Why airplane windows are no longer square: everything changed in the 1950s (and fortunately so)

Maybe you are one of those people who feel the seven evils when they fly. Or maybe you are one of those people who look for the window to spend the whole flight contemplating with wonder what is there.

Whatever your type, you will have noticed the peculiar shape of these windows. They are unlike any other, neither car windows nor boat windows (to which we could actually devote an article of our own)… They are in fact a mixture of all of these and none of them.

Beyond , we are used to seeing square and rectangular windows all around us. In the case of airplane windows (called portholes), they are always round, but not quite. But it wasn't always that way. Decades ago, when commercial aircraft began, square windows were the norm. Why have they changed?

The practice of a once new and fascinating medium – flight, which is still an event today – was fundamental and, as you can imagine, tragic. After several tragic accidents, manufacturers realized that this first system was not the right one.

Fatal accidents

It was the 1950s, and as commercial airplanes got bigger and bigger, some began to “disintegrate” in mid-air. Literally: one of them, known as Comet 1, for example, disintegrated in midair in separate events in 1953 and, a year later, in 1954. The cause? Square windows.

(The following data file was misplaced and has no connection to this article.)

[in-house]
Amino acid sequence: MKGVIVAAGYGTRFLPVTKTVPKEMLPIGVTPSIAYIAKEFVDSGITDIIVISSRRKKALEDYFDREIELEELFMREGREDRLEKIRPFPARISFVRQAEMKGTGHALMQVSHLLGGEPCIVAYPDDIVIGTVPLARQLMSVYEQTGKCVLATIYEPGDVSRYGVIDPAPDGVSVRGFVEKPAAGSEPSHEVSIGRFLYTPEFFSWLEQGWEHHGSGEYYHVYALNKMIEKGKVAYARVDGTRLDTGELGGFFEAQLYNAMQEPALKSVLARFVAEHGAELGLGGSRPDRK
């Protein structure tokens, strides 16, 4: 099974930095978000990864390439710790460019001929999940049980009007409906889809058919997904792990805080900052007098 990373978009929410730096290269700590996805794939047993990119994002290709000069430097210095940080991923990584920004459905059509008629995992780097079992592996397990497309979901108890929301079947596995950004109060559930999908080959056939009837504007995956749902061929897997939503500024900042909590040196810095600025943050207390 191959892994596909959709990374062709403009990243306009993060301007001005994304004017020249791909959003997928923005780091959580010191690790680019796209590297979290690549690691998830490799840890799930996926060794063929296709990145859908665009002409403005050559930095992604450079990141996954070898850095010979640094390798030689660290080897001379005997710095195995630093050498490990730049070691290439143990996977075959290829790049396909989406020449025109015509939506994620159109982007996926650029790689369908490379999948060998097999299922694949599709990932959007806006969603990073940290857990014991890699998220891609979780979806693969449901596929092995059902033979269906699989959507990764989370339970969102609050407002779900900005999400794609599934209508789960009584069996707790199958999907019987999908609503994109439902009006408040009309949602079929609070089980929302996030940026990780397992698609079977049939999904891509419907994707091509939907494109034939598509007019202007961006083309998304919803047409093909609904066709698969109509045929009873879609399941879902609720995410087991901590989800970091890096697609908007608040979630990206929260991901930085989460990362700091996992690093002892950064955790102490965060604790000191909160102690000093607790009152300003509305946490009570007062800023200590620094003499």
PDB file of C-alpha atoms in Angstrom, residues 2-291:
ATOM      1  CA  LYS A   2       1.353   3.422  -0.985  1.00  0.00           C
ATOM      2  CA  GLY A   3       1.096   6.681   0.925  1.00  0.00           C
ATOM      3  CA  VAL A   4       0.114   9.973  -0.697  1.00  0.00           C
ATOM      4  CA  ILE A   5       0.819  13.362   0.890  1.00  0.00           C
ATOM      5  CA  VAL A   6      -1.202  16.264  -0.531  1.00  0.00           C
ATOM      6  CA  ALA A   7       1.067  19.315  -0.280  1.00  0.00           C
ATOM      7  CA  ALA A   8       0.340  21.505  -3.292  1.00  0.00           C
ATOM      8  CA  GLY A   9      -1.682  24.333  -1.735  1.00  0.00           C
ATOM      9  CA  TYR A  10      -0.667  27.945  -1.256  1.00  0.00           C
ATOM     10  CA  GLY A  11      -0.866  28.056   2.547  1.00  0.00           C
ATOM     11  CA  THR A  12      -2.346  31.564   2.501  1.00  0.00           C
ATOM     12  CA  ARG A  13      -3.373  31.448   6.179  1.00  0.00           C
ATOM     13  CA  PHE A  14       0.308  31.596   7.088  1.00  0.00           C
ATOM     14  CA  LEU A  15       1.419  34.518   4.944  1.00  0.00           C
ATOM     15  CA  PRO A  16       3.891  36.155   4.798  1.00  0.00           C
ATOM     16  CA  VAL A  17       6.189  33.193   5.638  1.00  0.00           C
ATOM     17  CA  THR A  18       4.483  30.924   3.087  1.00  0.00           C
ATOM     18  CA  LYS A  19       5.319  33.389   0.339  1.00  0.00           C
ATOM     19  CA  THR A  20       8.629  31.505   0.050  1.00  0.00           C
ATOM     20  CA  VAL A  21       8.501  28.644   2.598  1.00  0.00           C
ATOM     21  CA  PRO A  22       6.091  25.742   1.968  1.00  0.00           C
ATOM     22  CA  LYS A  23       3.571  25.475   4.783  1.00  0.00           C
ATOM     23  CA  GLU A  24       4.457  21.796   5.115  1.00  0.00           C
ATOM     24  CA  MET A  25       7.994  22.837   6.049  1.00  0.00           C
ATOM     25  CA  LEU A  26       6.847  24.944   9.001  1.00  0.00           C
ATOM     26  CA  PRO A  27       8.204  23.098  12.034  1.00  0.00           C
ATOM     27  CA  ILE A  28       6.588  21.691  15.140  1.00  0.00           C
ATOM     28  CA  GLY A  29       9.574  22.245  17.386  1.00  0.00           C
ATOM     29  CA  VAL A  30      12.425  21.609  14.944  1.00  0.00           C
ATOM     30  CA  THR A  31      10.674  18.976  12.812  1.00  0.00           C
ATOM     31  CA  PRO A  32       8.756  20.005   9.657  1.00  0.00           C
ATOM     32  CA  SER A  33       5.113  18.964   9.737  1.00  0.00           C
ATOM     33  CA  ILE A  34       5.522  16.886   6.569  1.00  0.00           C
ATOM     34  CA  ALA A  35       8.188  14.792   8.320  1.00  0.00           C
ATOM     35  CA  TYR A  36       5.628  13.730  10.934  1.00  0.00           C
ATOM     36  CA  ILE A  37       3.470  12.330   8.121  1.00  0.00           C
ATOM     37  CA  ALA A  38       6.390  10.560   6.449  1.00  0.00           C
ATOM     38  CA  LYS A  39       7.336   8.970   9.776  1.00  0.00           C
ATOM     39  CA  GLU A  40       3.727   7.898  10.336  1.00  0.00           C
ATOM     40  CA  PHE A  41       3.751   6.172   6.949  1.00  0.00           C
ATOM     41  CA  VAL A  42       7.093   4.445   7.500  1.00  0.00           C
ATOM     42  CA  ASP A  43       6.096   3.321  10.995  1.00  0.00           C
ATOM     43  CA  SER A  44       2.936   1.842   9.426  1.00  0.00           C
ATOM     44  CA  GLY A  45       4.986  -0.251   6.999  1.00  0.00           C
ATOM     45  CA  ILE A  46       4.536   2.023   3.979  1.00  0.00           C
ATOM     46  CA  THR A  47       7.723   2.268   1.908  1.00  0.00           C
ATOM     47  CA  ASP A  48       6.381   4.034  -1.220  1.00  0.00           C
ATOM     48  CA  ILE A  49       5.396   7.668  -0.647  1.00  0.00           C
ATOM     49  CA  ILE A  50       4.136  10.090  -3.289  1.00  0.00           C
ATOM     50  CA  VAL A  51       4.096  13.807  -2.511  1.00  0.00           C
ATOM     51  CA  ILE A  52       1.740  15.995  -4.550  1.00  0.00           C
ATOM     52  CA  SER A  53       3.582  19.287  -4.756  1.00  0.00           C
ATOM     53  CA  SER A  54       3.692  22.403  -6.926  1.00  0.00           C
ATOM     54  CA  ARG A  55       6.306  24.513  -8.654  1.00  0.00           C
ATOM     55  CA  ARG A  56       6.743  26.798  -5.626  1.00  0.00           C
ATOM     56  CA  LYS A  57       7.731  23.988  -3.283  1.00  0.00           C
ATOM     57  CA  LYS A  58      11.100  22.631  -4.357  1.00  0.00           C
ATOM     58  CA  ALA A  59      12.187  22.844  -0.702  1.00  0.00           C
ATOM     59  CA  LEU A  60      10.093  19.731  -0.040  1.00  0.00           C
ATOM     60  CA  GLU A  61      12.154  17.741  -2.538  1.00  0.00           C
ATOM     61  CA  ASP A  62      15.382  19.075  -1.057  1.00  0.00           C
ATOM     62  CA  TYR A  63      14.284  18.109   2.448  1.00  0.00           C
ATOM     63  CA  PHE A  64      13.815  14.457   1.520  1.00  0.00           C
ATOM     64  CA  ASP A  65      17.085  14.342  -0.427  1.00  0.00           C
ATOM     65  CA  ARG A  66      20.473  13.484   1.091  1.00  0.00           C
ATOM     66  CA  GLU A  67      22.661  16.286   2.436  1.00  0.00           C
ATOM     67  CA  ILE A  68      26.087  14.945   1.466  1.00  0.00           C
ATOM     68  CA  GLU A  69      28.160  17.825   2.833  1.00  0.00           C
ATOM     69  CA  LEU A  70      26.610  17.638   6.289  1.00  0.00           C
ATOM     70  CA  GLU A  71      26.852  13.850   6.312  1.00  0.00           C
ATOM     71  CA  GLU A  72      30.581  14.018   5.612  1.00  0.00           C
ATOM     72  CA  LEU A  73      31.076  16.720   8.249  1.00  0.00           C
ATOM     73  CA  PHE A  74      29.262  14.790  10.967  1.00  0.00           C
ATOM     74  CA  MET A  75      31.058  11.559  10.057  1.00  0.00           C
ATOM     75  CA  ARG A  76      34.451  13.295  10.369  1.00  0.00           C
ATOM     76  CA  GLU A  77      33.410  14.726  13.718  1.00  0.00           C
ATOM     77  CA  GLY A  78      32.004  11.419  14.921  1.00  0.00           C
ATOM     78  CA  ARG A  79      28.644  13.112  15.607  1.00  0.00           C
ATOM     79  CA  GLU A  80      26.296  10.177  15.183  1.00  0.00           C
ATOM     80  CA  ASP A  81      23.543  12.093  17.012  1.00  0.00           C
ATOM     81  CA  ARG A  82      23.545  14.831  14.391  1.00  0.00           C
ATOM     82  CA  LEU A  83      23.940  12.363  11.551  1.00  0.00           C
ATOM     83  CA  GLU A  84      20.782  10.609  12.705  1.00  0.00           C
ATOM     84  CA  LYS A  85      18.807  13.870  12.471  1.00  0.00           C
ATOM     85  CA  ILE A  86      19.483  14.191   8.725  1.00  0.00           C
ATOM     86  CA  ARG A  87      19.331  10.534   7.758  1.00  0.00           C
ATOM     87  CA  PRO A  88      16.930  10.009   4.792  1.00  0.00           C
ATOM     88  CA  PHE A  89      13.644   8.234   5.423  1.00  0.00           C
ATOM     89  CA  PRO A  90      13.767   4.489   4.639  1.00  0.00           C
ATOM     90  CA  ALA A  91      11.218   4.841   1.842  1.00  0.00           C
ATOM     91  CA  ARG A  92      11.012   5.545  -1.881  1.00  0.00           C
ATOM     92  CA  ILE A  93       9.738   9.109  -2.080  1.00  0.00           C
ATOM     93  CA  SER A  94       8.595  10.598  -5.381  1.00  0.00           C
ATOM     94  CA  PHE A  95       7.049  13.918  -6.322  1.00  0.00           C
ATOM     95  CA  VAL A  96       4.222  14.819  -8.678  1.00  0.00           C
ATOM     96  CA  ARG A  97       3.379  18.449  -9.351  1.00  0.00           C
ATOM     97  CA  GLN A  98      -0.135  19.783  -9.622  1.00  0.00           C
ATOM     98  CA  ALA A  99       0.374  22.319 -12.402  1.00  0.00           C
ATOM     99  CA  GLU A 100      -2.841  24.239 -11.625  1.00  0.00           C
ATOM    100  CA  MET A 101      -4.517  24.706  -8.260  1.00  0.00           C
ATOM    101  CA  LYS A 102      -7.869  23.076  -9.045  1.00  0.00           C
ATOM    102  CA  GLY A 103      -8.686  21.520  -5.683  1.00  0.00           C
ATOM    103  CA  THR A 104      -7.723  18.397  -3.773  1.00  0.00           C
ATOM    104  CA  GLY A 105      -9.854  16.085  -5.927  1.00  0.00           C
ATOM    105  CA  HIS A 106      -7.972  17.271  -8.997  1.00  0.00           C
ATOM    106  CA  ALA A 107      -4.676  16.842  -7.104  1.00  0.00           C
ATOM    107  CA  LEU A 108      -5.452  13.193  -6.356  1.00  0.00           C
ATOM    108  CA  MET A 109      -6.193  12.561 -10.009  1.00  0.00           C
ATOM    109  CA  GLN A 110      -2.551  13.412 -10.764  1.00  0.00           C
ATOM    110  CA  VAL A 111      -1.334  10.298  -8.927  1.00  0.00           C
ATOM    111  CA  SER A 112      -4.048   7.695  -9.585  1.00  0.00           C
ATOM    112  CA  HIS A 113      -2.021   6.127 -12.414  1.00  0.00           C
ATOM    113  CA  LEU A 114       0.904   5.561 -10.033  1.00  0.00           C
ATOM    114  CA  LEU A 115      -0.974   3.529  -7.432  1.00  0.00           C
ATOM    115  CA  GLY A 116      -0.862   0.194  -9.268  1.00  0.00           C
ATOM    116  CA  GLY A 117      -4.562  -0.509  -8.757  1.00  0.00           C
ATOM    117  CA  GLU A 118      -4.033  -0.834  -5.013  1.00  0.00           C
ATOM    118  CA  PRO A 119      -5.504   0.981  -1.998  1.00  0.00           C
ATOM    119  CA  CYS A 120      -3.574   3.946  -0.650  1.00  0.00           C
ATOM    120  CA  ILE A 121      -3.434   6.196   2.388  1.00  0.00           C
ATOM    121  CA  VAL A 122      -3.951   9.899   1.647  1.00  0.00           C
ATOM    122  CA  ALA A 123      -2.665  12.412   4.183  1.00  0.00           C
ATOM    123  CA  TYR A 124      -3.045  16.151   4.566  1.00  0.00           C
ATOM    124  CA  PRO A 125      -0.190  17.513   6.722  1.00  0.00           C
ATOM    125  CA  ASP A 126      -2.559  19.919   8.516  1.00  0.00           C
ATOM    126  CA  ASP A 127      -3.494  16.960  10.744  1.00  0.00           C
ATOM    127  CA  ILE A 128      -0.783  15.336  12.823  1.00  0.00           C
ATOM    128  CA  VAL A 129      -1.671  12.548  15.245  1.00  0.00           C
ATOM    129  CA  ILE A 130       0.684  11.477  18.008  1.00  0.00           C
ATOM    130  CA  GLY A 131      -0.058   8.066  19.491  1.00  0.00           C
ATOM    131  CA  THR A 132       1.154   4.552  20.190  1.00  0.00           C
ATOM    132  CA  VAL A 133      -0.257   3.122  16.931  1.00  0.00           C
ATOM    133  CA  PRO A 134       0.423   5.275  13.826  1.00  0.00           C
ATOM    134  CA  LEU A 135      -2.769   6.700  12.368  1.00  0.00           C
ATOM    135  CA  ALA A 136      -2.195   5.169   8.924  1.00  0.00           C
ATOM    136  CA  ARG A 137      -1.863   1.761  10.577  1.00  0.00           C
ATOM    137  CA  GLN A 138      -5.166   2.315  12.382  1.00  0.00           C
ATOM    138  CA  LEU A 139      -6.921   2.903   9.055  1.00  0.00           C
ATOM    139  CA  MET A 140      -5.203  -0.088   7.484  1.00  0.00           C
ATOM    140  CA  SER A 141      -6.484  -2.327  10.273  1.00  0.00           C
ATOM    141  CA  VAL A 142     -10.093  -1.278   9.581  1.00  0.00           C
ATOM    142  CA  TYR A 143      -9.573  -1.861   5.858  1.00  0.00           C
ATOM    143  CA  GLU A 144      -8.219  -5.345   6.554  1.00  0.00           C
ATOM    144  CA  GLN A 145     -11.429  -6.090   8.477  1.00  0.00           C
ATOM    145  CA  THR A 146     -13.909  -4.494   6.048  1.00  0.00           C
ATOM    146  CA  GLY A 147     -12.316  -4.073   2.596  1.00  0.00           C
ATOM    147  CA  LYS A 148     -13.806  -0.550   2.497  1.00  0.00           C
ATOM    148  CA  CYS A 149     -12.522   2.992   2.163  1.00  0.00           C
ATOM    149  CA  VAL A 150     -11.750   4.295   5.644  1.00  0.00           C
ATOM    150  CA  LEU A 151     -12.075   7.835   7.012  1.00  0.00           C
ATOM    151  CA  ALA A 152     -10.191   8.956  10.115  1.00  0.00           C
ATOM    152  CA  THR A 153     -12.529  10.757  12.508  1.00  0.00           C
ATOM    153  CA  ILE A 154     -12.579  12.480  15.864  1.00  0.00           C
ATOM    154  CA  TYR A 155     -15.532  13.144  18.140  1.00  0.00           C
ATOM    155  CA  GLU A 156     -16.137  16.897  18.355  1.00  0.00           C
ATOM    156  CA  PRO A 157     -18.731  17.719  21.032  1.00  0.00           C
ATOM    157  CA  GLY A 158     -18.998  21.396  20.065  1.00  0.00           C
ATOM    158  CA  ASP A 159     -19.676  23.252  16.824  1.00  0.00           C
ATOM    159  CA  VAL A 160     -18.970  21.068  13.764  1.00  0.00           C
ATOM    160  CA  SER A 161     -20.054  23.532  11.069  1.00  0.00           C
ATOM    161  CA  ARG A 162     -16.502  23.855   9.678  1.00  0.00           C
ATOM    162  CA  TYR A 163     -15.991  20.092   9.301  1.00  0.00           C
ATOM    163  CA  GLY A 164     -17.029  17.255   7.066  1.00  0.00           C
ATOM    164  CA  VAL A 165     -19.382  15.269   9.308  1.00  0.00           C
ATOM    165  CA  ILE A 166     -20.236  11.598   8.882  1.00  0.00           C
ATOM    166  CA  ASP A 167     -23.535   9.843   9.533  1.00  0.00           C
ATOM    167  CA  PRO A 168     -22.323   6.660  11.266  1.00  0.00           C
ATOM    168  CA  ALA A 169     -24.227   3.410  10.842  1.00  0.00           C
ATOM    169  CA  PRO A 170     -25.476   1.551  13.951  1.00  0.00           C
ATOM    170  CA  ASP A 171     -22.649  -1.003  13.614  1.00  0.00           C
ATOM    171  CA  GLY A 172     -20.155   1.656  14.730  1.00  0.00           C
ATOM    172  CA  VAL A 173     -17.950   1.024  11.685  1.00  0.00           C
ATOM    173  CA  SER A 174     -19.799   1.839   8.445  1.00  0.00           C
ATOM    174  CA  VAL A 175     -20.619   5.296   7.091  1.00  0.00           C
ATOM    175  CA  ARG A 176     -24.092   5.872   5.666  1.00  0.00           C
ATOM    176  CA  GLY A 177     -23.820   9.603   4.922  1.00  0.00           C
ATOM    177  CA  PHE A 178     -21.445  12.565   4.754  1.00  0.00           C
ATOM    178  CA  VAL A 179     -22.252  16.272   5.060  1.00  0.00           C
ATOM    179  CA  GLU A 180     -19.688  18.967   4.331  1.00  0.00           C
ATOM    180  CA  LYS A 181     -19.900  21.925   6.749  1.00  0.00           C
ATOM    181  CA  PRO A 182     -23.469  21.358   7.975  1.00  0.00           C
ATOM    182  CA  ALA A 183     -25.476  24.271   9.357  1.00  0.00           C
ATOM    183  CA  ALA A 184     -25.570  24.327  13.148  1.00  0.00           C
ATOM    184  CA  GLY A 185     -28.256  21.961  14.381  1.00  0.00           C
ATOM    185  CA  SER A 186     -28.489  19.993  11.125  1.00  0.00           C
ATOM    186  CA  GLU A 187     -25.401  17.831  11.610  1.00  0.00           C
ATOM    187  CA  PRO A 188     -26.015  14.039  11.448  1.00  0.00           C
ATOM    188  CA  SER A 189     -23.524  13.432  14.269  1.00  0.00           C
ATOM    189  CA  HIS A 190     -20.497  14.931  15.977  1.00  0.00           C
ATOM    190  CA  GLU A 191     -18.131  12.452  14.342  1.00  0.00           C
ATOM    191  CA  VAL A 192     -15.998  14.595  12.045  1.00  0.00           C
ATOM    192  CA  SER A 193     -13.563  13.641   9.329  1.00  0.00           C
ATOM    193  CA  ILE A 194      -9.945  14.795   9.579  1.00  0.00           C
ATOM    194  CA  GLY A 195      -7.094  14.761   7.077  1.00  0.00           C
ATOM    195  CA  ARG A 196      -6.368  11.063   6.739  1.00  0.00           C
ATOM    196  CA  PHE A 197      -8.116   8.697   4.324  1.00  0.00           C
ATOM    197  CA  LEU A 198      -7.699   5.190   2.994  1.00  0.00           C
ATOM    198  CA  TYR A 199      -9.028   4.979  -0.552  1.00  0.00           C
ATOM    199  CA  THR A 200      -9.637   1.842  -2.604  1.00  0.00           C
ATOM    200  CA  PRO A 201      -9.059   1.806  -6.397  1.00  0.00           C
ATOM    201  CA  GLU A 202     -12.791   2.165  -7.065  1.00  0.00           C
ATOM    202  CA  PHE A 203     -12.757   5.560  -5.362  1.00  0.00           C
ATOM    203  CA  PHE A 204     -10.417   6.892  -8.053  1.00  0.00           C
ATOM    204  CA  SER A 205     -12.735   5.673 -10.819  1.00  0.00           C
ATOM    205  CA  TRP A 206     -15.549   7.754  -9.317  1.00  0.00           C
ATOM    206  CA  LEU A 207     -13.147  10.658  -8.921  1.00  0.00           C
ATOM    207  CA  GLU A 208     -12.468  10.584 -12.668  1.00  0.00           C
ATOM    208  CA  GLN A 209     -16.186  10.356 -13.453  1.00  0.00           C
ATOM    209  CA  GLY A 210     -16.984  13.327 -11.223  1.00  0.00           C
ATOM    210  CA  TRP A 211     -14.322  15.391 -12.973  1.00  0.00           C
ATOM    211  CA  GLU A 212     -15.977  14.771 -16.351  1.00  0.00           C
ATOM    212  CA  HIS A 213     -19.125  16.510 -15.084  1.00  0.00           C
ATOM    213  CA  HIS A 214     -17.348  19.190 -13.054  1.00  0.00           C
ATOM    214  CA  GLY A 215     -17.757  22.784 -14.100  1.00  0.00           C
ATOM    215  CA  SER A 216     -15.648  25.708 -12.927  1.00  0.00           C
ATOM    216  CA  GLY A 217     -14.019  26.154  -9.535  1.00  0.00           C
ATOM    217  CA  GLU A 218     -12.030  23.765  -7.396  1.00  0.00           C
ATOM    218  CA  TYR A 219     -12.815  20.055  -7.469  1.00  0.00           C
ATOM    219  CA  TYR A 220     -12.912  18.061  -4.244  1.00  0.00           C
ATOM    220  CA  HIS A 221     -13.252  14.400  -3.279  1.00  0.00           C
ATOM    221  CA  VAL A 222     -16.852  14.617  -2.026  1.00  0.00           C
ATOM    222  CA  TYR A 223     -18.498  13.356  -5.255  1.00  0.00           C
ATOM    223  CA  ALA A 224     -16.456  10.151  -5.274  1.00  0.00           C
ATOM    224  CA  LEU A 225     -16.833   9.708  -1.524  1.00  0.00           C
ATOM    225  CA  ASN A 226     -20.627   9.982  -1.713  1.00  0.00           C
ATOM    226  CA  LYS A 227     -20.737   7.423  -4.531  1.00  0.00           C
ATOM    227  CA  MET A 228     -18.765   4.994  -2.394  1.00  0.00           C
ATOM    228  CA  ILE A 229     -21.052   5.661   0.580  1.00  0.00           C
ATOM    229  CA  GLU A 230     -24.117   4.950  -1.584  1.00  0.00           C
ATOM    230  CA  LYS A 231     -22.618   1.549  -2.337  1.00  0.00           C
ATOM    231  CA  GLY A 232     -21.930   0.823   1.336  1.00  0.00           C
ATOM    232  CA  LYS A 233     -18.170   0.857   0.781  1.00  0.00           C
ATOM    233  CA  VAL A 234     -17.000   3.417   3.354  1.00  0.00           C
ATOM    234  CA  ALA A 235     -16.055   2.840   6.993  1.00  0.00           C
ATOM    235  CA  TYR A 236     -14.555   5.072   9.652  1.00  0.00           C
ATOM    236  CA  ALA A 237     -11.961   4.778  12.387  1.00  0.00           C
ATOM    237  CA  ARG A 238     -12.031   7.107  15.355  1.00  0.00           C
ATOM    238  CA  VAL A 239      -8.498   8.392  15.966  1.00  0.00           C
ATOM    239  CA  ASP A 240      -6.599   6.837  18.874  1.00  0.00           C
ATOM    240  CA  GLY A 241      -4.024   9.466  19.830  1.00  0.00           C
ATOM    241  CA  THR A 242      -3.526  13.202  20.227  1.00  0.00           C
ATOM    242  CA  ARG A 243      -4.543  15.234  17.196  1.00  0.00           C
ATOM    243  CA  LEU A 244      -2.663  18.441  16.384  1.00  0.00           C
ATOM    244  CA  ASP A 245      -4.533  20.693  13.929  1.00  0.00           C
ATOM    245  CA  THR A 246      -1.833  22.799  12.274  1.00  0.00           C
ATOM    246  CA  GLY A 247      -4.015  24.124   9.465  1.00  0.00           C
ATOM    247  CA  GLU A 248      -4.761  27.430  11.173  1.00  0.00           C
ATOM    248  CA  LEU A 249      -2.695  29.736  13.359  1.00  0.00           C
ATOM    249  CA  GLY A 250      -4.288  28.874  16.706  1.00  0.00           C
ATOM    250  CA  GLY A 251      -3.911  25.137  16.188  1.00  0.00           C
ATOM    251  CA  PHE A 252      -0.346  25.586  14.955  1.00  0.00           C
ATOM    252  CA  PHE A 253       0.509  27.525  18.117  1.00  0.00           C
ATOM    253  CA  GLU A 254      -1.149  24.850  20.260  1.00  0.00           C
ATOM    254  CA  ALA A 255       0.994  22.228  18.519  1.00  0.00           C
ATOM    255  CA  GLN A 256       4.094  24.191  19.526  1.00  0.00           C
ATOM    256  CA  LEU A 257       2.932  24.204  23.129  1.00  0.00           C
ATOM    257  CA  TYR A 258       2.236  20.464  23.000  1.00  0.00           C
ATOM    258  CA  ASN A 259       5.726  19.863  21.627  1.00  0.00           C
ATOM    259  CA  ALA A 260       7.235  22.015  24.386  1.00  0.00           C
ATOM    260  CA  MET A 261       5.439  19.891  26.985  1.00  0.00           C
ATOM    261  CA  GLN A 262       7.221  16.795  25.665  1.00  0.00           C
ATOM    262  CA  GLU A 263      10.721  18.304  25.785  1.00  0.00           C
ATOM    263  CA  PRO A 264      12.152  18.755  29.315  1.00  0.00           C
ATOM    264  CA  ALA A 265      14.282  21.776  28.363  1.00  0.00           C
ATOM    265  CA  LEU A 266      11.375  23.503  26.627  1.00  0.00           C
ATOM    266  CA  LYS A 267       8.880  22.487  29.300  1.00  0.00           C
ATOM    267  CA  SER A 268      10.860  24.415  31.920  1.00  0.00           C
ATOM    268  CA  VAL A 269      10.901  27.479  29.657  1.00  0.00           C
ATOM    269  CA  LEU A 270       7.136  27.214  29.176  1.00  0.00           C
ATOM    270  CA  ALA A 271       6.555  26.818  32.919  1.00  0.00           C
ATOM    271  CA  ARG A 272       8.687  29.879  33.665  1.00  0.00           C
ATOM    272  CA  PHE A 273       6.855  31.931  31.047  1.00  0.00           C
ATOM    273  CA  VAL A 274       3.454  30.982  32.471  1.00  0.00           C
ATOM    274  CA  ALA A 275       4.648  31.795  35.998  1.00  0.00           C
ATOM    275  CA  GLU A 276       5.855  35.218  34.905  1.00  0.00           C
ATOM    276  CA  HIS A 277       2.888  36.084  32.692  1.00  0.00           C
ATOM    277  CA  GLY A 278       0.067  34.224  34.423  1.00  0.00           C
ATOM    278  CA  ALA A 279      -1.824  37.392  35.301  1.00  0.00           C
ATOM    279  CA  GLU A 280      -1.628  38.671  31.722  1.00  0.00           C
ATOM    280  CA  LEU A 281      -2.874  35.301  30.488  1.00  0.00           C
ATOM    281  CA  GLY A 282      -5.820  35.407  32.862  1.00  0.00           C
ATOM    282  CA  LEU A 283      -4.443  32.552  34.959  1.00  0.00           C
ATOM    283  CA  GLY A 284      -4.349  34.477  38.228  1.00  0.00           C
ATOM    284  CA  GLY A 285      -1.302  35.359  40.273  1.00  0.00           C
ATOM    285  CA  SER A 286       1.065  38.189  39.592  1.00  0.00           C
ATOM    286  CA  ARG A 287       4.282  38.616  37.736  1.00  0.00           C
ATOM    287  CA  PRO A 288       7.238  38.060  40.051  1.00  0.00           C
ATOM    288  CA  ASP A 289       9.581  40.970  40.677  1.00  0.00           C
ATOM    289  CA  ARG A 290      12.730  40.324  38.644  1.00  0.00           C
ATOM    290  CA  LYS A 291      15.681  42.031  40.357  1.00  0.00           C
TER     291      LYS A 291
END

After careful investigation (because at the time it was not easy to identify this error), engineers realized that the sharp edges of these openings created natural weak points in the spacecraft, causing “metal fatigue fractures”. In other words, once the was assembled, these corners were stressed by the pressure they were subjected to and easily weakened until they exploded.

It should also be noted that at that time, aircraft flew higher and faster than today, believe it or not. So fatal errors had to be modified.

The great solution

The higher the airplane, as we might expect now that we have the knowledge, the greater the pressure variations during flight, especially during climb or descent to altitude. These moments have become moments of opportunity.

Round shaped windows are better able to withstand these conditions, as they allow for a more even pressure distribution over the window surface, reducing the risk of cracking or breaking. They are also easier to install than square or rectangular windows, which has become essential for airlines that must regularly replace damaged or worn windows.

You may also notice several layers of acrylic (not glass, as with other windows) between the person and the exterior of the aircraft. These layers provide additional from rain, wind and fog. Typically, the center panel also has a small hole in it. This allows for pressure equalization between the cabin air and the air between the outer and center window.

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